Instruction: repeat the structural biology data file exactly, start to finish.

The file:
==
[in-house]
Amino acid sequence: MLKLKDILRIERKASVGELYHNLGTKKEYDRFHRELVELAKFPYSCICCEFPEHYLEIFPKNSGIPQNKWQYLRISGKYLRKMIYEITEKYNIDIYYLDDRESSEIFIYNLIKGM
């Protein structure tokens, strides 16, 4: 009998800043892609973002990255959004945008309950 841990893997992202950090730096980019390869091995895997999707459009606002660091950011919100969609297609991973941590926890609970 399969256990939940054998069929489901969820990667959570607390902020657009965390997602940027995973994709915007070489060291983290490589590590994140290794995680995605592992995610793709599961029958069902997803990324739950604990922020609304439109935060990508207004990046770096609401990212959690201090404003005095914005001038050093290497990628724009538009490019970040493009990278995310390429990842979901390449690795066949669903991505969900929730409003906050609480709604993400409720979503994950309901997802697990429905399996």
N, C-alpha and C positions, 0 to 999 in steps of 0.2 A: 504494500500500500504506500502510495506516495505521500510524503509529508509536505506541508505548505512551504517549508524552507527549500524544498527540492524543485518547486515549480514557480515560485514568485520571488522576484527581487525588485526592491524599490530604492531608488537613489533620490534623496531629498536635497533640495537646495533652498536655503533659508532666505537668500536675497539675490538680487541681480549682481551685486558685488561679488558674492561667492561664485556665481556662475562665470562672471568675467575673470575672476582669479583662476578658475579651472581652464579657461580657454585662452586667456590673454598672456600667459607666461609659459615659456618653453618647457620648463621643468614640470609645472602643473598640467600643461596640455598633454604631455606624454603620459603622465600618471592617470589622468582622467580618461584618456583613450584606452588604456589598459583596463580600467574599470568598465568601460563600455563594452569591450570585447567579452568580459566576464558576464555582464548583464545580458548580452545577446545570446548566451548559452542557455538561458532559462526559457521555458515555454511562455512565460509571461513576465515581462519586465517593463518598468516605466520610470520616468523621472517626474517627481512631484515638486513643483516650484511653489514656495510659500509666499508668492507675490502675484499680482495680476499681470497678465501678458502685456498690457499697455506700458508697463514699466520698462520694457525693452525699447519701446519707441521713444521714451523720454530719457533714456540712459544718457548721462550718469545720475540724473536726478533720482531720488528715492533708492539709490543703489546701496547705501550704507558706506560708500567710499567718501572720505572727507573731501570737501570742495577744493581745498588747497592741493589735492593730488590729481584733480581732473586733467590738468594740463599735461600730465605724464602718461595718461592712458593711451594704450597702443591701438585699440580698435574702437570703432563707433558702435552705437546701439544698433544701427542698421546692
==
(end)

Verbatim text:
[in-house]
Amino acid sequence: MLKLKDILRIERKASVGELYHNLGTKKEYDRFHRELVELAKFPYSCICCEFPEHYLEIFPKNSGIPQNKWQYLRISGKYLRKMIYEITEKYNIDIYYLDDRESSEIFIYNLIKGM
């Protein structure tokens, strides 16, 4: 009998800043892609973002990255959004945008309950 841990893997992202950090730096980019390869091995895997999707459009606002660091950011919100969609297609991973941590926890609970 399969256990939940054998069929489901969820990667959570607390902020657009965390997602940027995973994709915007070489060291983290490589590590994140290794995680995605592992995610793709599961029958069902997803990324739950604990922020609304439109935060990508207004990046770096609401990212959690201090404003005095914005001038050093290497990628724009538009490019970040493009990278995310390429990842979901390449690795066949669903991505969900929730409003906050609480709604993400409720979503994950309901997802697990429905399996």
N, C-alpha and C positions, 0 to 999 in steps of 0.2 A: 504494500500500500504506500502510495506516495505521500510524503509529508509536505506541508505548505512551504517549508524552507527549500524544498527540492524543485518547486515549480514557480515560485514568485520571488522576484527581487525588485526592491524599490530604492531608488537613489533620490534623496531629498536635497533640495537646495533652498536655503533659508532666505537668500536675497539675490538680487541681480549682481551685486558685488561679488558674492561667492561664485556665481556662475562665470562672471568675467575673470575672476582669479583662476578658475579651472581652464579657461580657454585662452586667456590673454598672456600667459607666461609659459615659456618653453618647457620648463621643468614640470609645472602643473598640467600643461596640455598633454604631455606624454603620459603622465600618471592617470589622468582622467580618461584618456583613450584606452588604456589598459583596463580600467574599470568598465568601460563600455563594452569591450570585447567579452568580459566576464558576464555582464548583464545580458548580452545577446545570446548566451548559452542557455538561458532559462526559457521555458515555454511562455512565460509571461513576465515581462519586465517593463518598468516605466520610470520616468523621472517626474517627481512631484515638486513643483516650484511653489514656495510659500509666499508668492507675490502675484499680482495680476499681470497678465501678458502685456498690457499697455506700458508697463514699466520698462520694457525693452525699447519701446519707441521713444521714451523720454530719457533714456540712459544718457548721462550718469545720475540724473536726478533720482531720488528715492533708492539709490543703489546701496547705501550704507558706506560708500567710499567718501572720505572727507573731501570737501570742495577744493581745498588747497592741493589735492593730488590729481584733480581732473586733467590738468594740463599735461600730465605724464602718461595718461592712458593711451594704450597702443591701438585699440580698435574702437570703432563707433558702435552705437546701439544698433544701427542698421546692